5 Best Ways To Improve Your Critical Reading Skills
Critical reading is a crucial skill for anyone seeking in-depth knowledge of a subject or who are aiming to become an expert or thought leader in a certain area. Critical reading means not taking things at face value, but really engaging in a text by asking questions, thinking about possible future research and taking the devil’s advocate role. Being able to read critically is basically the difference between being able to recognize the words written in an article and being able to understand their meaning, context and significance.
Critical reading is an essential part of academic life, and many professional careers require this skill. It will help you get into college and graduate school and help you as you move on in your career after school. Most major standardized tests, including the SAT, ACT, LSAT, MCAT and others, have critical reading sections.
Becoming an effective critical reader is a valuable skill, but one that often requires effort to hone. Besides a high score on your SAT, critical reading will allow you to assess opinions presented about important events in the world. It will help you take important decisions about causes you may want to get involved with or political stances to take or not take. In the professional world, critical reading will make it possible for you to understand the big picture of research or activities in your field and allow you to weigh cost/benefits with greater accuracy.
Here are some tips for you to enhance your critical reading skills:
Read it more than once
A single read-through of an article is usually not enough to read it critically. Depending on the complexity and length, it may be necessary for you to read it a few times in order to really understand the arc of the author’s logic. So, take your time, don’t skim, but read slowly and methodically, taking in the text a second or third time to make sure you understand it thoroughly. Each time you read it, you’ll uncover new layers, make new connections and pay attention to new facts that didn’t catch your eye the first time around. The preliminary step to critical reading is giving the text multiple readings.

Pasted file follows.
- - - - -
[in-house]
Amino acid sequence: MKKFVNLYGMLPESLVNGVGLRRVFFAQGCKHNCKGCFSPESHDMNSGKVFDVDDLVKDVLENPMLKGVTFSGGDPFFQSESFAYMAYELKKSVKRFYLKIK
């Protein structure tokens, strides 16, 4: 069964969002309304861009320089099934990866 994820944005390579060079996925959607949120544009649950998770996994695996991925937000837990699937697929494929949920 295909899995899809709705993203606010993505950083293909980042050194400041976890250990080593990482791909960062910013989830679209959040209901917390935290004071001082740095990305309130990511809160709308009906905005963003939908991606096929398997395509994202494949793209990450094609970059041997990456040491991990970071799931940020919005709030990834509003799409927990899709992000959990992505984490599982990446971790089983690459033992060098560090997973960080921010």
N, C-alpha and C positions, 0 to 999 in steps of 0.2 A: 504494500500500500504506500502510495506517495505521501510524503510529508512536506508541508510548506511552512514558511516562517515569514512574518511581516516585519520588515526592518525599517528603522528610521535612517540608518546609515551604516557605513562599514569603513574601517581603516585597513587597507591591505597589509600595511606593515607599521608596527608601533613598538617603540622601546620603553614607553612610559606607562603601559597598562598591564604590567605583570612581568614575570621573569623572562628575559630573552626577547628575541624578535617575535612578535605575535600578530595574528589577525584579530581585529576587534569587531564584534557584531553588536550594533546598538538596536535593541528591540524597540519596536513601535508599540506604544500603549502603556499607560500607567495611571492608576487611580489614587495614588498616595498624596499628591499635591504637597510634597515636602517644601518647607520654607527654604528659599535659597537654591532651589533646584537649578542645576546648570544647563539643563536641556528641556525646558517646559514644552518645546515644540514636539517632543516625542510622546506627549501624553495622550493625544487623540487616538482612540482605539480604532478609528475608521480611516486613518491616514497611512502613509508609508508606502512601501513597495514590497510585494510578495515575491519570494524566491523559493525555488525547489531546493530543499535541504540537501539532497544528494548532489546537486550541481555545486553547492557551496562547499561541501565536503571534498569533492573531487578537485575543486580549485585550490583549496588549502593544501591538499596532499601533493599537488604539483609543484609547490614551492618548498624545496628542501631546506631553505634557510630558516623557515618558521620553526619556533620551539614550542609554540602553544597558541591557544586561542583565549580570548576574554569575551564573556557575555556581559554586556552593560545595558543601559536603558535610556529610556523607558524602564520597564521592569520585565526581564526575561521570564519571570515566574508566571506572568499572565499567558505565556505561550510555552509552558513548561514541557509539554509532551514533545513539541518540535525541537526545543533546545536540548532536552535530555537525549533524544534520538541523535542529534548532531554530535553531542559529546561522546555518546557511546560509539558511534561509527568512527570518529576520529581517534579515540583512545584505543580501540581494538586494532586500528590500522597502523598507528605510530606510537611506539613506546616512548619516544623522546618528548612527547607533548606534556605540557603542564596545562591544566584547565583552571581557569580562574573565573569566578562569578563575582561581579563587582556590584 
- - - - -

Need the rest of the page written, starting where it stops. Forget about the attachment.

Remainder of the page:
If it’s not on paper, print a paper copy so you can use a highlighter to highlight major points, underline, jot down notes and questions in the margins. Engaging in the text this way allows you to recognize main arguments and important facts such as names and dates. It forces you to pay attention as you read and to read more slowly rather than skimming. It also provides you a springboard from which you can then form your own analysis. Good notes are an important step in critical reading.
Discuss it with others
Engaging others in a discussion about the article is a great way to increase your understanding of it. Maybe the other person will take the devil’s advocate role or maybe you will. In any case, the more thoughts you can gather on the subject, the stronger your comprehension of it will be. Other people will be able to look at angles of the subject you hadn’t considered. In order to be a critical reader, you must also be open-minded. Maintaining a strong bias based on your personal feelings about a subject will inhibit your ability to read critically. Failing to be objective also means you’ll fail to read critically.
If you’re reading an article about the Republican party’s presidential candidates, for example, and you’re a die-hard Democrat, it would be great for you to talk to a Republican to understand the other side of the political coin. Whether it’s a heated or an even-keeled discussion, you’ll get more out of it than if you had just gone along with your pre-formulated opinions.
Write a critical summary
A great way to make sure you really understood the text is to write a summary of the article. Using your notes and highlighted areas, think about the following themes:
- Who was the article written for?
- What is the goal of the article?
- Did it achieve this goal? If not, what kind of information is missing in order for it to be more successful?
- What are the main points of the article?
- How could it be improved?
- What are the possible next issues to be addressed on this particular subject? What does the future hold in this area?
- Who else is writing about this subject? What do they have to say that’s different from the author’s take?
A useful way to establish your thoughts on the article is to write a classic five paragraph essay that elaborates a thesis, anti-thesis and supporting ideas.
This stands for:
- Survey. Skim the text in order to get the gist of it, looking out for main points, dates, names and important descriptions.
- Question. Before you do an in-depth reading, make a list of questions relevant to the subject or assignment you’ve been given based on the skimming you did. Examples of some questions you could ask:
How does this author’s position on gay marriage differ from author X’s position?
In what way is this issue relevant to me or to my family/community/school, etc?
What impact is this article going to have on the way we think about X?
- Read. Read the article thoroughly, taking notes as you go along.
- Recall. Write down the main points and arguments that you remember from the text. This is a crucial point in deepening your understanding of it. Without having to look at the text again, recall the essence of the argument and the main points that you can remember. What stood out to you?
- Review. Go over your recall notes carefully and give the text another reading. Fill in any gaps that are missing in your notes based on your new reading.
Whether you’re a student, a professional or a citizen looking to engage more deeply in public debates, critical reading is a crucial skill that’s worth developing.